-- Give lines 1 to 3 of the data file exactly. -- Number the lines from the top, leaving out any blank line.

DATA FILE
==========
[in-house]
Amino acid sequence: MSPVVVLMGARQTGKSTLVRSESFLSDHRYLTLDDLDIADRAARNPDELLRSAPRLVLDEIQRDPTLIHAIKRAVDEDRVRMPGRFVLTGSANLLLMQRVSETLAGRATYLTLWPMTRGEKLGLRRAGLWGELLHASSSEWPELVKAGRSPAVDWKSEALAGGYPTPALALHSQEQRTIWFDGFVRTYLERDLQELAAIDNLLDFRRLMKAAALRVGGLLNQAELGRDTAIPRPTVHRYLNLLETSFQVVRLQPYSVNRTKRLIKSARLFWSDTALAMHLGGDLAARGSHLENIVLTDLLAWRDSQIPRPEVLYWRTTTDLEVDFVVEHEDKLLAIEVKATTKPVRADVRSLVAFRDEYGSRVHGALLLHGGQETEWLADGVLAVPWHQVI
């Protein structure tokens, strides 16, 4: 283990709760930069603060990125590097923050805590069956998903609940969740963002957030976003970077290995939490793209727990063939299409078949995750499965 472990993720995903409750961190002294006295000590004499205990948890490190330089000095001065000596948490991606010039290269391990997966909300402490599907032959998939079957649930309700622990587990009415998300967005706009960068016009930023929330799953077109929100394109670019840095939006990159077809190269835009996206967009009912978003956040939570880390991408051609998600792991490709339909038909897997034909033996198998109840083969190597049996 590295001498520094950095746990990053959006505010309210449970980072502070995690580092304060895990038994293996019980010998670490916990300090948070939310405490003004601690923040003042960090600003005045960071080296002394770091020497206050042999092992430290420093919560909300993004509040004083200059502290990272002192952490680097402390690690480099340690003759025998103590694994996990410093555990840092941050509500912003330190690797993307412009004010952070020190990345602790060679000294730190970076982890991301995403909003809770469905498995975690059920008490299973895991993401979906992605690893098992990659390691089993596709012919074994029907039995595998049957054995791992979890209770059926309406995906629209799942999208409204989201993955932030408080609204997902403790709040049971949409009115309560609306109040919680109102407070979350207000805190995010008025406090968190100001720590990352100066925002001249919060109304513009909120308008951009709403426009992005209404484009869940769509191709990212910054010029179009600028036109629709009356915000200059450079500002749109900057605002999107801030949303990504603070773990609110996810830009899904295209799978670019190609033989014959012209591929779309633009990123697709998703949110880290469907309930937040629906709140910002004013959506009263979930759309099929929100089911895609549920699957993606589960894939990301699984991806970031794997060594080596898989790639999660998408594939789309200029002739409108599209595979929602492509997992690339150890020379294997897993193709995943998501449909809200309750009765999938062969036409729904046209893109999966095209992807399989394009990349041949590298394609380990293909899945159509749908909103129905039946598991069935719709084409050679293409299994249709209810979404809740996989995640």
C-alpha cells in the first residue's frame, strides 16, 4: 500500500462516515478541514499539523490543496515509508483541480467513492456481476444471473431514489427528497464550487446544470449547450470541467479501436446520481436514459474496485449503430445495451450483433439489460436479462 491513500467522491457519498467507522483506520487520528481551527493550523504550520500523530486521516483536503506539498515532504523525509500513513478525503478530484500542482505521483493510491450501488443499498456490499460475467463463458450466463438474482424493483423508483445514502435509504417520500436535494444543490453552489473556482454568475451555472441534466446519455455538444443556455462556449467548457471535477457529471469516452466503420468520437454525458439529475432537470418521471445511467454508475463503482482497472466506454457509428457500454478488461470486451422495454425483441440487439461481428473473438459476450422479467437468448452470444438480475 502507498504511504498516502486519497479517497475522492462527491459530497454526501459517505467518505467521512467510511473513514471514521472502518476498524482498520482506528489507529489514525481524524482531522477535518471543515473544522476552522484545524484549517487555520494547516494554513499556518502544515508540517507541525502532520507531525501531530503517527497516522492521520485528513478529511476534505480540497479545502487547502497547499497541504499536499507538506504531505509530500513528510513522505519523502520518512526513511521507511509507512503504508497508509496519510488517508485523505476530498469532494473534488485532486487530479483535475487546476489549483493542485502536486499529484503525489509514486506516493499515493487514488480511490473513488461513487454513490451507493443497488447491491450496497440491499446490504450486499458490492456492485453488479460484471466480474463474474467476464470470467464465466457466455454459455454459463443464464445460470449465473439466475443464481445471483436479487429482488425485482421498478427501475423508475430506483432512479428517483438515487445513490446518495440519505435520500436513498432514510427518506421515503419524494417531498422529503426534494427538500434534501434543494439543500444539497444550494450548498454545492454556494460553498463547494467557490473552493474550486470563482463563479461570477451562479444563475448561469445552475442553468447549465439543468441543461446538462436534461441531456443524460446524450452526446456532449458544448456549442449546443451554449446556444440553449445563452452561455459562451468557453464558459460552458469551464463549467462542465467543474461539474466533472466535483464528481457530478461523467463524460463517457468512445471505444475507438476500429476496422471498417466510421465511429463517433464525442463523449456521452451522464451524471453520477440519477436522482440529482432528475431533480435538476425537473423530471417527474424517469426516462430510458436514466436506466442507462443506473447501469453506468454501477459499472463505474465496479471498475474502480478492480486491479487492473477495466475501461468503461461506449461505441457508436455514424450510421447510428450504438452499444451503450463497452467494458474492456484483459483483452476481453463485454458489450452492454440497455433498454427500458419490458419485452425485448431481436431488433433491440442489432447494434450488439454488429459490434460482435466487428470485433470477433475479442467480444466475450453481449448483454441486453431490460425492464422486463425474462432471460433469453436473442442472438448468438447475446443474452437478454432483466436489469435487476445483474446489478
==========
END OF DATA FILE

[in-house]
Amino acid sequence: MSPVVVLMGARQTGKSTLVRSESFLSDHRYLTLDDLDIADRAARNPDELLRSAPRLVLDEIQRDPTLIHAIKRAVDEDRVRMPGRFVLTGSANLLLMQRVSETLAGRATYLTLWPMTRGEKLGLRRAGLWGELLHASSSEWPELVKAGRSPAVDWKSEALAGGYPTPALALHSQEQRTIWFDGFVRTYLERDLQELAAIDNLLDFRRLMKAAALRVGGLLNQAELGRDTAIPRPTVHRYLNLLETSFQVVRLQPYSVNRTKRLIKSARLFWSDTALAMHLGGDLAARGSHLENIVLTDLLAWRDSQIPRPEVLYWRTTTDLEVDFVVEHEDKLLAIEVKATTKPVRADVRSLVAFRDEYGSRVHGALLLHGGQETEWLADGVLAVPWHQVI
């Protein structure tokens, strides 16, 4: 283990709760930069603060990125590097923050805590069956998903609940969740963002957030976003970077290995939490793209727990063939299409078949995750499965 472990993720995903409750961190002294006295000590004499205990948890490190330089000095001065000596948490991606010039290269391990997966909300402490599907032959998939079957649930309700622990587990009415998300967005706009960068016009930023929330799953077109929100394109670019840095939006990159077809190269835009996206967009009912978003956040939570880390991408051609998600792991490709339909038909897997034909033996198998109840083969190597049996 590295001498520094950095746990990053959006505010309210449970980072502070995690580092304060895990038994293996019980010998670490916990300090948070939310405490003004601690923040003042960090600003005045960071080296002394770091020497206050042999092992430290420093919560909300993004509040004083200059502290990272002192952490680097402390690690480099340690003759025998103590694994996990410093555990840092941050509500912003330190690797993307412009004010952070020190990345602790060679000294730190970076982890991301995403909003809770469905498995975690059920008490299973895991993401979906992605690893098992990659390691089993596709012919074994029907039995595998049957054995791992979890209770059926309406995906629209799942999208409204989201993955932030408080609204997902403790709040049971949409009115309560609306109040919680109102407070979350207000805190995010008025406090968190100001720590990352100066925002001249919060109304513009909120308008951009709403426009992005209404484009869940769509191709990212910054010029179009600028036109629709009356915000200059450079500002749109900057605002999107801030949303990504603070773990609110996810830009899904295209799978670019190609033989014959012209591929779309633009990123697709998703949110880290469907309930937040629906709140910002004013959506009263979930759309099929929100089911895609549920699957993606589960894939990301699984991806970031794997060594080596898989790639999660998408594939789309200029002739409108599209595979929602492509997992690339150890020379294997897993193709995943998501449909809200309750009765999938062969036409729904046209893109999966095209992807399989394009990349041949590298394609380990293909899945159509749908909103129905039946598991069935719709084409050679293409299994249709209810979404809740996989995640």